Students’ refusal take federally mandated exams makes it more difficult for school systems to direct resources appropriately, and to attend to the needs of specific populations of students, the National Council on Measurement in Education argues in a recent position statement.
The group urges parents, educators, and policymakers to encourage participation in the exams, and to improve the quality of the tests so that they better reflect high-quality teaching.
Information from the tests “allows those concerned with the quality and equity of education to plan and advocate for needed resources at both the system and the local levels,” the group said in its statement, issued last month. “When students do not participate in state assessment, or do not take the assessment seriously, the accuracy of results, and our ability to improve education for all, is severely undermined.”
The so-called opt-out movement includes both students who don’t take the exams, and parents who don’t let their children sit for them. Test refusals exploded during the 2015 and 2016 testing years. News stories out of New York, the epicenter of the movement, indicate that fewer students sat out the tests this year, but they remain a concern.
Confusingly, the Every Student Succeeds Act contains a bit of a dodge and weave on the issue of opt-outs. Under the federal law’s predecessor, No Child Left Behind, schools where fewer than 95 percent of the student populations sat for the exams could be penalized. Under ESSA, by contrast, states get to design the consequences if schools don’t meet this target.
NCME’s position mirrors that of groups such as the Leadership Conference on Civil and Human Rights and the Education Trust.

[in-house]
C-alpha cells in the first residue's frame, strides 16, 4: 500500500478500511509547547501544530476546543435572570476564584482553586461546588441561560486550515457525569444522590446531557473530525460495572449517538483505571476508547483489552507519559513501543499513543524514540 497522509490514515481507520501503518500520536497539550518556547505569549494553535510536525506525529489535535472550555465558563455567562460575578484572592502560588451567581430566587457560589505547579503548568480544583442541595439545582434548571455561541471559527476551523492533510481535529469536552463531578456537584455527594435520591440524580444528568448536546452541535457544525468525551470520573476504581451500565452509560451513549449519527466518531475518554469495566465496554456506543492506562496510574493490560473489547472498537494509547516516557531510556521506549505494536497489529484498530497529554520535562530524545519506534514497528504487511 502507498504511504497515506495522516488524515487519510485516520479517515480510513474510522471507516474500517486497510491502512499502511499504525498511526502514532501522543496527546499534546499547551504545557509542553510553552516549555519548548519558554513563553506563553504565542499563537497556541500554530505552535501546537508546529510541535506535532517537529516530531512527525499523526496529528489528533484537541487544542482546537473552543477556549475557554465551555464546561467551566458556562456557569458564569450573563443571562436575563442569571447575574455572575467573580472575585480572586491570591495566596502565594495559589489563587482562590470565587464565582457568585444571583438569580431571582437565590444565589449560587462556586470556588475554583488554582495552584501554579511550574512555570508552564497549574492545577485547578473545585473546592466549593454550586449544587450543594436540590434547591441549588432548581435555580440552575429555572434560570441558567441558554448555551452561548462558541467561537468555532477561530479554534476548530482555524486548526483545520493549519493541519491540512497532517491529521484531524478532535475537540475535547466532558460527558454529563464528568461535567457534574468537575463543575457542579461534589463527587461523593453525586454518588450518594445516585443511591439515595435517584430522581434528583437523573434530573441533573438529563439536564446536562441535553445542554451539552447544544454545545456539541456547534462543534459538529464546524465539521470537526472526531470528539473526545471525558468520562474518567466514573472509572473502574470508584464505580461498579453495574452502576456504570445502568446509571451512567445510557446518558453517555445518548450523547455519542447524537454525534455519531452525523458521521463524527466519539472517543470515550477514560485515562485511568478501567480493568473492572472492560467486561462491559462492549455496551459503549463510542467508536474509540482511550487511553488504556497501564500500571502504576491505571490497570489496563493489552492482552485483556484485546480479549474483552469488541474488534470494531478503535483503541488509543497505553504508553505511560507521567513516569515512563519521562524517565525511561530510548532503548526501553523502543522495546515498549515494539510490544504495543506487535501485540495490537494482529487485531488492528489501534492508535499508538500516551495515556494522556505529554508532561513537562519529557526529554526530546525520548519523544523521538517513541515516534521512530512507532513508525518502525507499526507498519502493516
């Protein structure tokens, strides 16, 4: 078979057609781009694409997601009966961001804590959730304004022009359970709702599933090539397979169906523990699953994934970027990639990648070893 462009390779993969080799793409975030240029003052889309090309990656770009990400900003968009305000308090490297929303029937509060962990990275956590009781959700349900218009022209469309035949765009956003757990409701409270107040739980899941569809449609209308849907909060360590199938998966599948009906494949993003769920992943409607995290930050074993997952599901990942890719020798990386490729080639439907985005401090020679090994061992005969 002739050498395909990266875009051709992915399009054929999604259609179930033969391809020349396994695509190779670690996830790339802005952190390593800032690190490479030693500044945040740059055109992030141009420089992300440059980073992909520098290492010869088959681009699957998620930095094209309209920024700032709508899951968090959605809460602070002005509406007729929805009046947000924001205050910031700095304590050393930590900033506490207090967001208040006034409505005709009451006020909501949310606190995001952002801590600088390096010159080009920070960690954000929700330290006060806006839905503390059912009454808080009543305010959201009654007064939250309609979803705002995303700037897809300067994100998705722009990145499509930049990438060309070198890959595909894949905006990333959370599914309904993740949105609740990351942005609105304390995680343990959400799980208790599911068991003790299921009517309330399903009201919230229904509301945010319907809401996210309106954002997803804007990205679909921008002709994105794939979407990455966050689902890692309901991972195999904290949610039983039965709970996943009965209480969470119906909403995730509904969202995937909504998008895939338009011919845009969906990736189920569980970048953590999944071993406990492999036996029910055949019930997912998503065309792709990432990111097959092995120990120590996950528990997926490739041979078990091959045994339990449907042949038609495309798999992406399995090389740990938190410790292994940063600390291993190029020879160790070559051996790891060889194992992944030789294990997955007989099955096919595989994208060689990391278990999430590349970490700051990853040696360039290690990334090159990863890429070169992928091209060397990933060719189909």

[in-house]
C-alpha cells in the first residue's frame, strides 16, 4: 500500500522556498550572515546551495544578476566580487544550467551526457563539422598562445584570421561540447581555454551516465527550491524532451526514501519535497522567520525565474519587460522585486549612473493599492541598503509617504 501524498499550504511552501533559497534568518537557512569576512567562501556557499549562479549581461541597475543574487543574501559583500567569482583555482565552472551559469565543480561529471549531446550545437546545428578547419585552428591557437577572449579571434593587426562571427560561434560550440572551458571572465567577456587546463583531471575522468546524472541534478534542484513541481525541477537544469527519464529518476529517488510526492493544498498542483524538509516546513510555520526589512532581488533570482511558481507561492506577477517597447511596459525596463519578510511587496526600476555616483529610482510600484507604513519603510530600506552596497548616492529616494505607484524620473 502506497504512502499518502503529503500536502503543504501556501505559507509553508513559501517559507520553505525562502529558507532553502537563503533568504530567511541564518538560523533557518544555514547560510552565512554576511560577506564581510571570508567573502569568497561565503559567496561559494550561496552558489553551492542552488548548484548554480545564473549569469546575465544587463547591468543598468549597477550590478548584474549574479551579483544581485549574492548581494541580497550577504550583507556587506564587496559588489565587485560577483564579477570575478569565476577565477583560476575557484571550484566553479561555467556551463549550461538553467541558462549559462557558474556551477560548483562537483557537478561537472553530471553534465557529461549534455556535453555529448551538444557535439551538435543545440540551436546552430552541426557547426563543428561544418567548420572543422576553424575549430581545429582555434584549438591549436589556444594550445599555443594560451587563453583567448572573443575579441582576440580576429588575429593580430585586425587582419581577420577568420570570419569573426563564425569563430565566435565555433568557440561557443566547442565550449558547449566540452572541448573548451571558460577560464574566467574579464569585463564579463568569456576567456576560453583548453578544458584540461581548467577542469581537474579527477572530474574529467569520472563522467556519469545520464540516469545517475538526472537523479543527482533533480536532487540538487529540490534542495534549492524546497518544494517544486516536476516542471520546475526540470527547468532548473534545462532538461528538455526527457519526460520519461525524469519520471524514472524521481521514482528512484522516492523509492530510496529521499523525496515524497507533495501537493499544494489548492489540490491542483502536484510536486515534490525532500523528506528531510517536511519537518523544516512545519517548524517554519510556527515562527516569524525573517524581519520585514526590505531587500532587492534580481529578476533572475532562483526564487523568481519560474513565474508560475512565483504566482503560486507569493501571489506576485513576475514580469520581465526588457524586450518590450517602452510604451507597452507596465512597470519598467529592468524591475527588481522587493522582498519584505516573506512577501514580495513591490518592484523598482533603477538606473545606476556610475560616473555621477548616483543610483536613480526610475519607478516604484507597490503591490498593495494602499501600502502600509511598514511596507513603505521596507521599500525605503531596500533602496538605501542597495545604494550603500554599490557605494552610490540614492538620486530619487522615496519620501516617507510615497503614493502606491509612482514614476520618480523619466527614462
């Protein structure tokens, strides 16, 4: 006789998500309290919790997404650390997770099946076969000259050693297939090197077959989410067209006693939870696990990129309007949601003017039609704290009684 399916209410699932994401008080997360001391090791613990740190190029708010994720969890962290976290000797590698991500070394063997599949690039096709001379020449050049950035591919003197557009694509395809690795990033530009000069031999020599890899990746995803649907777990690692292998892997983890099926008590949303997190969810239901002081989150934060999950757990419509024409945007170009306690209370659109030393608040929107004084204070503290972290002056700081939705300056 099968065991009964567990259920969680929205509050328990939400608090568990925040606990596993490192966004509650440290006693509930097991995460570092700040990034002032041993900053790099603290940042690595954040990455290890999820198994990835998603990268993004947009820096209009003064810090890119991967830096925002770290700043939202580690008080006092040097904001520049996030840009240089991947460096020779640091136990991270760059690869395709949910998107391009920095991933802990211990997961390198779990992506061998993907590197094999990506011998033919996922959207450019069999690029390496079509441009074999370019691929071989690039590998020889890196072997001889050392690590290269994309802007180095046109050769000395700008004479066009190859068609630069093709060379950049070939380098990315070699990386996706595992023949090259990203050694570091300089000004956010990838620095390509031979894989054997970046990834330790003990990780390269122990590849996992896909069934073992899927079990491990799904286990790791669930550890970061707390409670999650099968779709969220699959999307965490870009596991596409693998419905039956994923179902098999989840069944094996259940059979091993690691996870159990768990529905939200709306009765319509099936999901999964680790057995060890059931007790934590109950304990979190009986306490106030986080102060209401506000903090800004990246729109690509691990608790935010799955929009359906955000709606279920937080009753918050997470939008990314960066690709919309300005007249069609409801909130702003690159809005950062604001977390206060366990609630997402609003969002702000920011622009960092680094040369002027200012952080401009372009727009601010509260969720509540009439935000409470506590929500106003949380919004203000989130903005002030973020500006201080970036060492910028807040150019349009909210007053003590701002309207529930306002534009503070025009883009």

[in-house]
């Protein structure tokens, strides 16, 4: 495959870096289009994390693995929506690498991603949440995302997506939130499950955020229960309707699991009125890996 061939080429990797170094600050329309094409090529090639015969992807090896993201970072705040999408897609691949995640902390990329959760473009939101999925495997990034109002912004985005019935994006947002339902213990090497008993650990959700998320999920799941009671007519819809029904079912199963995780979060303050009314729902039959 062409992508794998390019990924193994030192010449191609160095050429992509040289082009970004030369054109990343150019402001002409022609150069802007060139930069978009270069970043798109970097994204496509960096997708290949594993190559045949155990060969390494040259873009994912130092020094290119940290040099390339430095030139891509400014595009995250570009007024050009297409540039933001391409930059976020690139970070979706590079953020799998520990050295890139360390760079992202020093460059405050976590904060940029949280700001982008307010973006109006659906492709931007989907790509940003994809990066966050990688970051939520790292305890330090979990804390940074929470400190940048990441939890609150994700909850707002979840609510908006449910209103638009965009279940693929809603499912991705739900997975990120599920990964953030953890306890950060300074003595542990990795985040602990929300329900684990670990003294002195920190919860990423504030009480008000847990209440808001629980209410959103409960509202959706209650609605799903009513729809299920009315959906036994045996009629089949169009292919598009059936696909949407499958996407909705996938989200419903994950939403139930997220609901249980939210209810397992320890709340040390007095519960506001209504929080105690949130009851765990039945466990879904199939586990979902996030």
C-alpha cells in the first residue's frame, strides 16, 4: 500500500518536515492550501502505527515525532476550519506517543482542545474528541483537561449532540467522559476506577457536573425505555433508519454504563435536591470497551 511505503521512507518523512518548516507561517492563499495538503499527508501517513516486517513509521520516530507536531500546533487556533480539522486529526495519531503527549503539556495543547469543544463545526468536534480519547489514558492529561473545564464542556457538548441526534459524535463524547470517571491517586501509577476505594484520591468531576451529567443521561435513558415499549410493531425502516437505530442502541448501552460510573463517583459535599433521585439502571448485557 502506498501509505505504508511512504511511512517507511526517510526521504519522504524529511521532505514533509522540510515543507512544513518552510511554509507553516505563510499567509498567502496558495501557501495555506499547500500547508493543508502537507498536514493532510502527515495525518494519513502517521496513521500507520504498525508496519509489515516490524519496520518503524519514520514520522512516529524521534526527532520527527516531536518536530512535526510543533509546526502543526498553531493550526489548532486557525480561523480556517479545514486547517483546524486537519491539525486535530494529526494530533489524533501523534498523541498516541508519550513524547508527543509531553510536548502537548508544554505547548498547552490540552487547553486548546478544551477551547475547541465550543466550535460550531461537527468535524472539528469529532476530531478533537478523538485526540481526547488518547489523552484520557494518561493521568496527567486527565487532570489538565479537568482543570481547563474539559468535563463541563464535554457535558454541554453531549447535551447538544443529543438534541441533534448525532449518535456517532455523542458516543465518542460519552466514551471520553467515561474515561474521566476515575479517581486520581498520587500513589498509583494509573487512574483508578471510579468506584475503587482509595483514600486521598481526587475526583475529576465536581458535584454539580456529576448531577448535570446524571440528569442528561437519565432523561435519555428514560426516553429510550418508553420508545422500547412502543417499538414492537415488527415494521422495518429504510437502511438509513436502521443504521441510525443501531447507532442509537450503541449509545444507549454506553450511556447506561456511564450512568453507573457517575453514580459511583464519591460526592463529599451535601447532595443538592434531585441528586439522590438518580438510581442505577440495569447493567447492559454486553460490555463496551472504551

Given that this is a group of testing experts, it’s fair to ask whether the statement is also self-serving to a degree. But the NCME statement acknowledges, obliquely, that test-makers bear some responsibility for the movement. It argues that efforts to improve participation are best justified when the tests are “worth preparing for” because they appropriately reflect high-quality instruction; “worth taking,” because they’re interesting and engaging (read: fewer multiple-choice questions); and “worth using” by teachers to improve their instruction because they generate useful information.
As longtime readers of this blog know, creating deeper, richer tests was the goal of the federally funded consortia that designed exams aligned to the Common Core State Standards. But as Education Week has reported, it’s debatable whether those tests lived up to that goal. The general pressure to reduce testing time makes it more challenging, too: It’s harder to develop really rich assessment experiences when you have a limited amount of testing time.
For more on the opt-out movement:
A version of this news article first appeared in the Curriculum Matters blog.